What was the BBC thinking? Snobbery and pomposity flowed as thick as molasses.


Think before you ink

Class barriers

When I worked a short time with the Royal Shakespeare Company, I was astonished to discover English actors speaking Shakespearian lines and sonnets in their local tongues, Somerset, Devon, Suffolk. The artistic director Trevor Nunn explained that local accents enrich characterisation. “That is the reality those actors bring to the role. Why should I demand a BBC accent and have everybody sound like a blueprint of voice tuition?”

English accents and dialect words make Shakespearian verse rhyme. Without it the verse doesn’t scan.

This revelation coincided with the entertainment world opening the door to working class playwrights and actors: Arnold Wesker, C.P. Taylor, John Osborne, the multi-talented John Byrne; in actors we got the Welsh Stanley Baker, the Scottish Sean Connery, the Liverpool-Irish Peter O’Toole and the English Albert Finney, to name too few. Class barriers broke down.

Arriving full circle

Today, fashionable actors speak with plummy voices once more, and are educated at Eton. Presumably they’re no longer expected to make Shakespeare’s verse rhyme.

We are left with Scottish politicians who want people to think they had a full-blown English public school education. When it comes to affecting an upper crust English accent the former MP, Malcolm Rifkind, is top of the list of worst offenders. Next comes the Spectator editor Fraser Nelson who can torture any vowel to death.

As for people like me who spend long periods in the United States and return with a creeping pseudo American accent, the less said the better … dude.

I now ‘boldly’ hand this essay over to grammar pedants, or is it pendants?…..



(An abridged version of this essay was published in iScot magazine – support the march to full democracy, order a subscription.)

This entry was posted in Scottish Politics. Bookmark the permalink.

19 Responses to Inglish, as Spoke ‘n Wrote

  1. diabloandco says:

    Erm! I am not sure I should mention this given the content, but isn’t’ plummy’ spelt with two ‘m’s’?

    ‘ Keer Cleap ‘entertained me so much that I am still wiping up the coffee-thanks!

  2. Grouse Beater says:

    Morning, Diablo.
    I’ve not corrected anything yet from last night’s sessions in the wee sma’ hours, so you’ll find the infamous stray comma somewhere it shouldn’t be, and who knows, maybe a split infinitive too. Need my coffee first. Glad it entertained – a change from reading reams of print on Tory hatred of Johnny Foreigner. That subject comes next.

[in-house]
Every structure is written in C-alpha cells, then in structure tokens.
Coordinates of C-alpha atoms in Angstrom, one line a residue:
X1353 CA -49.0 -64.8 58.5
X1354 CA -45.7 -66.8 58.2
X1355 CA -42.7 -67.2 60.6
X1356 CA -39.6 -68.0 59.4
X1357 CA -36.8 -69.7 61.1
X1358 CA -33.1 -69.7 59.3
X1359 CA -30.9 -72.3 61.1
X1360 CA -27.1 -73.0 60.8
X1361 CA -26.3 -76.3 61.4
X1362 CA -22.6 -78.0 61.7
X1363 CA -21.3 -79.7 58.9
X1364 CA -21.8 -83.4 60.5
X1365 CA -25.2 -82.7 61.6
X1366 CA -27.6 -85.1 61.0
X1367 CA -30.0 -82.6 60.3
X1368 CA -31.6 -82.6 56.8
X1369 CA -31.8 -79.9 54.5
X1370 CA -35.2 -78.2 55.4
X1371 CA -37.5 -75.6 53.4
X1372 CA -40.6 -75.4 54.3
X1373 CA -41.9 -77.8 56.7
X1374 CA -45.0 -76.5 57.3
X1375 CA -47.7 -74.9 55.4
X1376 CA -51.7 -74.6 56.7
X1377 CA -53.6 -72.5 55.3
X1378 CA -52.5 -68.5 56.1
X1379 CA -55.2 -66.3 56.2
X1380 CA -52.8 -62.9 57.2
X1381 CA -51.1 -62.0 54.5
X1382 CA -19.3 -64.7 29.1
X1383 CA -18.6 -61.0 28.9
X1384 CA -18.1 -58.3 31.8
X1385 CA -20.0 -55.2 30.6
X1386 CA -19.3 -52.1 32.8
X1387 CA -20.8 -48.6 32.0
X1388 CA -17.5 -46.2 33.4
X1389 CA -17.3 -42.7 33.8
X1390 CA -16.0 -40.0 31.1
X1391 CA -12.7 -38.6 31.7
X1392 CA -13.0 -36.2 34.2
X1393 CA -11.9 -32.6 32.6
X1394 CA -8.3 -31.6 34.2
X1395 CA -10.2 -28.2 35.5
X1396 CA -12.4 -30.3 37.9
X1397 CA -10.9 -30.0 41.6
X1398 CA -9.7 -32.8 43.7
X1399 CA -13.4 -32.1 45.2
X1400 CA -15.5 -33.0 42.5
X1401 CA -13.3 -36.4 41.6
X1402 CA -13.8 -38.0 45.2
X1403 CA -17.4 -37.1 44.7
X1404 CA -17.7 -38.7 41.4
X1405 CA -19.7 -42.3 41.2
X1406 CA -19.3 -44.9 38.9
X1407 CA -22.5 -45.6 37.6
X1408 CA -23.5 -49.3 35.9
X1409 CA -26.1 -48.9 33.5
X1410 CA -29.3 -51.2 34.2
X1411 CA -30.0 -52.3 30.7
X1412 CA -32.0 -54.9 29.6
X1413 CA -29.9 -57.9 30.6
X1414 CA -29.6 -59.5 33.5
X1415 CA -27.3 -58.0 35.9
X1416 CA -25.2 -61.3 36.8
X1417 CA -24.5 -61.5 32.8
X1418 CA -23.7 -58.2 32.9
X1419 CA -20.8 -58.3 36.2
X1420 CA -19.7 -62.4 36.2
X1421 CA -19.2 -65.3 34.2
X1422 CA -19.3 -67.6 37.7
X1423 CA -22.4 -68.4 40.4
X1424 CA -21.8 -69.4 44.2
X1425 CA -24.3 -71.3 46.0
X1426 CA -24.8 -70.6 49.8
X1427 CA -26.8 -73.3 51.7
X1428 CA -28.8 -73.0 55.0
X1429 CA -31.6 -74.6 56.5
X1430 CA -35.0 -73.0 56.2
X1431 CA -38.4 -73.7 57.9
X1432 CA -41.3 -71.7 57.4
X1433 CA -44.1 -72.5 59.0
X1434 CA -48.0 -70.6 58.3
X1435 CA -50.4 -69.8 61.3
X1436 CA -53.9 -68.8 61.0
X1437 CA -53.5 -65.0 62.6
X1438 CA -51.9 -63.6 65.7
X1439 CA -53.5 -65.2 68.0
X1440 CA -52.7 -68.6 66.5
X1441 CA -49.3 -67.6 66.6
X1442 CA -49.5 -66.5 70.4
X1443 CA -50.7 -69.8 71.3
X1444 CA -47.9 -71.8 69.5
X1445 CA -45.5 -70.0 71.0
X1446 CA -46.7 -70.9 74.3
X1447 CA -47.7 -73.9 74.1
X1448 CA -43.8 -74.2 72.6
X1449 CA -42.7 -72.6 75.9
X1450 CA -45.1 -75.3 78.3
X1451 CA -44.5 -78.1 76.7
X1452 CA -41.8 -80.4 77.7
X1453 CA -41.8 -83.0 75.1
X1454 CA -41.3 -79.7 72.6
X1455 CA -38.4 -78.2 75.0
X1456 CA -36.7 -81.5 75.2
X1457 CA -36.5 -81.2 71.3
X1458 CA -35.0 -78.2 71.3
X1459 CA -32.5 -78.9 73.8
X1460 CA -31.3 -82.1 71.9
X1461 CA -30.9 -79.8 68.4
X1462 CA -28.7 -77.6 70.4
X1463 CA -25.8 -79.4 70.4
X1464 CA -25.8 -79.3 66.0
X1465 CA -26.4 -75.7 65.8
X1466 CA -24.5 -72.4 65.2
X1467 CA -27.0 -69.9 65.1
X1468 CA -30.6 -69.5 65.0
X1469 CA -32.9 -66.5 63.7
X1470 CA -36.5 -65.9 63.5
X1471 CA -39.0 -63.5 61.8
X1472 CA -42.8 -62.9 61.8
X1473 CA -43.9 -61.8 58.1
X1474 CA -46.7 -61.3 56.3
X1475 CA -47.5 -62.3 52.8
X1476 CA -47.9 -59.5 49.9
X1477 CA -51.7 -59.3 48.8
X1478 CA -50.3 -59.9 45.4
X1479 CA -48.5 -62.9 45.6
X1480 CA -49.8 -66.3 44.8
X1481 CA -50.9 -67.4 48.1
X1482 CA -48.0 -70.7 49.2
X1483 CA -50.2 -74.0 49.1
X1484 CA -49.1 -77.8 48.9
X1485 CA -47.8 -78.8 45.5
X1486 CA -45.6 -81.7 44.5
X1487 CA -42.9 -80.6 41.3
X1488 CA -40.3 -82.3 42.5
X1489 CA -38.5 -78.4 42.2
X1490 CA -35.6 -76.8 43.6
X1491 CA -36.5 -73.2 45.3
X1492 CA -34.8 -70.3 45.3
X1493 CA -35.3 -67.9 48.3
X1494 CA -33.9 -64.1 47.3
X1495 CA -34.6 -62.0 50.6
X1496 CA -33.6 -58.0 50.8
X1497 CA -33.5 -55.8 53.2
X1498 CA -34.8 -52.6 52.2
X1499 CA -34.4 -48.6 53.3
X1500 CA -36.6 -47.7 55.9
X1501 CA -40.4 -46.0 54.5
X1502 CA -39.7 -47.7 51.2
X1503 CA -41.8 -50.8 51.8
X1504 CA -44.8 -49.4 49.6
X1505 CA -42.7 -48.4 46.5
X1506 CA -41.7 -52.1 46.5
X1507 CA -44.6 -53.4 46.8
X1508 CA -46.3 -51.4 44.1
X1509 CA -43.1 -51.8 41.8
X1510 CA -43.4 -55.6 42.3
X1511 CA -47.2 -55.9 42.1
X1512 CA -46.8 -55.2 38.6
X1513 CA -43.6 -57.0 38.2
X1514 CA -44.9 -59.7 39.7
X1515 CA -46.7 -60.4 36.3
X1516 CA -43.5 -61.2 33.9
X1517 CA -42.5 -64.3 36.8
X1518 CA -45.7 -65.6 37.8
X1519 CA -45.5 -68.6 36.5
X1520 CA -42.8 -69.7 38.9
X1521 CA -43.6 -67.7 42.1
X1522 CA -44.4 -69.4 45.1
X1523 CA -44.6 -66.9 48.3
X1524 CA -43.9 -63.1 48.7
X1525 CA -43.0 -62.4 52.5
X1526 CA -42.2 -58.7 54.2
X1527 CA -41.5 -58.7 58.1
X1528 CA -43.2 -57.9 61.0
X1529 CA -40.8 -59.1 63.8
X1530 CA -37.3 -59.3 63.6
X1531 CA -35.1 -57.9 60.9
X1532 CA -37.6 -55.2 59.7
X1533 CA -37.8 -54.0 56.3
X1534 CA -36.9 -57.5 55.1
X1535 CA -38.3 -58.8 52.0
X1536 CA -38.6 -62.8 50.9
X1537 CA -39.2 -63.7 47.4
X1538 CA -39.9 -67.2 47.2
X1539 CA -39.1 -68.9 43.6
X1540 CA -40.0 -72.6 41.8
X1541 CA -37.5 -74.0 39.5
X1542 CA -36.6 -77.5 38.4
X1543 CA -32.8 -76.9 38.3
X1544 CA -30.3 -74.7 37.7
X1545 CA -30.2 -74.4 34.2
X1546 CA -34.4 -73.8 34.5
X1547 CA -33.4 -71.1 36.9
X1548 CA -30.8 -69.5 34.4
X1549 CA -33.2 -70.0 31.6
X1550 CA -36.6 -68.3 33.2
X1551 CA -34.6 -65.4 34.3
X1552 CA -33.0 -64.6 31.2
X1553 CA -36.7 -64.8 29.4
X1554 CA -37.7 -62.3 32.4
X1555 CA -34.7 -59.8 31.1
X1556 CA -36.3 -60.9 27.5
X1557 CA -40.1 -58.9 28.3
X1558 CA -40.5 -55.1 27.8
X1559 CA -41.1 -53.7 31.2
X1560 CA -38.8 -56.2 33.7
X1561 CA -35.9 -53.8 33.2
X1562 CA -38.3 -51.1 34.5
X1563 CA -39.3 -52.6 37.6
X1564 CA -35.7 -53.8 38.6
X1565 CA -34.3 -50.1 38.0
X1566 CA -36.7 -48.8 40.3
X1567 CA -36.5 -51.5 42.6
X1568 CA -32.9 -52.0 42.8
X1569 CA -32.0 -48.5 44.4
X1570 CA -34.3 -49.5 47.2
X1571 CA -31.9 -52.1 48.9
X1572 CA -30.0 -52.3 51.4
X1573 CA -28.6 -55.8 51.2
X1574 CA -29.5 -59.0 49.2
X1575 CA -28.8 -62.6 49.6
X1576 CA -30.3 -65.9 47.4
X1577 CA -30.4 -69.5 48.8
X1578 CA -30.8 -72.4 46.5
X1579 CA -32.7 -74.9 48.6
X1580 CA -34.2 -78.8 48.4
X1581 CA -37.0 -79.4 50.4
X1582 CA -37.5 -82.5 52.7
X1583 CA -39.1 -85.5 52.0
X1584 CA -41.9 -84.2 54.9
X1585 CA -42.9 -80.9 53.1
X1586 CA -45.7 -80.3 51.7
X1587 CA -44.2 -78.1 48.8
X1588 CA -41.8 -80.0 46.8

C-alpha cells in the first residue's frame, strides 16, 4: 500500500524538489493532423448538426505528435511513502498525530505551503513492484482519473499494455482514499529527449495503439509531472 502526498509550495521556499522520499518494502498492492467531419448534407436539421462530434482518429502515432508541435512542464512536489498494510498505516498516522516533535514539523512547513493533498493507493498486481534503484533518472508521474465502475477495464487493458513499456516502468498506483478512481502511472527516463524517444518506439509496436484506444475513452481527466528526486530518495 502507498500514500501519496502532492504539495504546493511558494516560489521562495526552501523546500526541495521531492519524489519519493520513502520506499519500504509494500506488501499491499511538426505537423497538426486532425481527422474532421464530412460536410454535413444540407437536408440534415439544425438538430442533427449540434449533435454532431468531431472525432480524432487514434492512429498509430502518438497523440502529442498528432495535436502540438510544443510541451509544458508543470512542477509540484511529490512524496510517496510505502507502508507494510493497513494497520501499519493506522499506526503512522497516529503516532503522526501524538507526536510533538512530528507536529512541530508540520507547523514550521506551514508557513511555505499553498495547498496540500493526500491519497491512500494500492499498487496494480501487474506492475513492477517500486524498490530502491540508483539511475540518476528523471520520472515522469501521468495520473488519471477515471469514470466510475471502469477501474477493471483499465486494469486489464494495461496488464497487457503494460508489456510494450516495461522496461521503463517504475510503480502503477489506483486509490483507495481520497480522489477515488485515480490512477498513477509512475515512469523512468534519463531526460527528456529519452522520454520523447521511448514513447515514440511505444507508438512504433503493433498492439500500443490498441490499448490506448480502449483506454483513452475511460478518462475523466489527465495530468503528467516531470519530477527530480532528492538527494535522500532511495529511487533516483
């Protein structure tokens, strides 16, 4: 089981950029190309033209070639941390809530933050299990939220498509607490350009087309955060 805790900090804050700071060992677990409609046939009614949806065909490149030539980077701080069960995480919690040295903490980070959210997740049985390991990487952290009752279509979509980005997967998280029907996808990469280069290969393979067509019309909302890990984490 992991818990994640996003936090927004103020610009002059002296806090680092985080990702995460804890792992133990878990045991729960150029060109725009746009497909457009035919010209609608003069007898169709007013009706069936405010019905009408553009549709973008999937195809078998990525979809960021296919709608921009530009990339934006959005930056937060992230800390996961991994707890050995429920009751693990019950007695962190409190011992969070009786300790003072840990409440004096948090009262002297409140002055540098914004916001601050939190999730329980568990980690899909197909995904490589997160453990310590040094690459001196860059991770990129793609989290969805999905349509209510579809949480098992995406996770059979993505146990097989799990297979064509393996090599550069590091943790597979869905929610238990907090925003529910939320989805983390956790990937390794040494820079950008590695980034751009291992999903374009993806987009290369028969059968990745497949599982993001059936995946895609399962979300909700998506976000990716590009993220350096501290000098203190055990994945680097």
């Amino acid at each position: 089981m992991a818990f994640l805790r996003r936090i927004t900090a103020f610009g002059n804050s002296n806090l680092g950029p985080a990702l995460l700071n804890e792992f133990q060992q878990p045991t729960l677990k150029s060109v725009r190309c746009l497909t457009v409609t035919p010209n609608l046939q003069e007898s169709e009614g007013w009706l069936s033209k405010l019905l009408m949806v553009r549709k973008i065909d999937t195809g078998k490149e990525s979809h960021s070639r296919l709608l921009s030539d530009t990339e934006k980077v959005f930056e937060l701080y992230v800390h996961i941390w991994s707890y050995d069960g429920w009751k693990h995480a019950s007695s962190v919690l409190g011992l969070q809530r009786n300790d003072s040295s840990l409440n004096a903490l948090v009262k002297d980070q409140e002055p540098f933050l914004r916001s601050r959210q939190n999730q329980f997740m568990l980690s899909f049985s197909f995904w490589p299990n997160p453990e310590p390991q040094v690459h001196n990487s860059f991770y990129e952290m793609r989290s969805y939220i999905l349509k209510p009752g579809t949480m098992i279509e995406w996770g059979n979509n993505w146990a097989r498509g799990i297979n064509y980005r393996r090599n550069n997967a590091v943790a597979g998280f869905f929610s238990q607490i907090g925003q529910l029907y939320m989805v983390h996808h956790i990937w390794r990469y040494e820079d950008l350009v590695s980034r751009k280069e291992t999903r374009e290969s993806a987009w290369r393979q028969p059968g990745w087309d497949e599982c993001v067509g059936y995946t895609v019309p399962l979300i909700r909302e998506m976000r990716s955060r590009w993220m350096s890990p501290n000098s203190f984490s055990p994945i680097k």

3. Jammy Dodger says:

    I feel education is sorely lacking these days. Those of us of a certain age were lucky to having spelling lessons and who can foget the tests? But I confess, I know a split infinitive is ‘bad’, just couldn’t tell you what one is! I must have been off school that week.

  4. Grouse Beater says:

    Welcome, Jammy. Star Trek’s “To boldy go where no man has gone before” is the most often quoted example of a split infinitive.

  5. TheItalianJob says:

    I was lucky in Scottish schooling, when studying for my “Highers”. I wanted to be an engineer (been one all my career), so my three main “Highers” were maths and science based. My other two were English (compulsory then) and Geography which I really enjoyed.

    English held me in good stead when having to compile reports, prepare bids etc in my job, so evidently English and good grammar is an important factor in ones life.

    Having spent most of my career overseas and out of Scotland, my Fifeshire accent has however remained with me. And why shouldn’t it?

    Regional dialects and accents are important to distinguish where you originate from. and there is no worse person than a Scot who tries to change and even “anglicise” their own native tounge as such does Rifkind who you highlight in your discussion above.

    PS Due to my Italian parentage I grew up with speaking Italian with a Neopolitan dialect and was corrected by my Roman cousins on my trips to Italy as a youngster.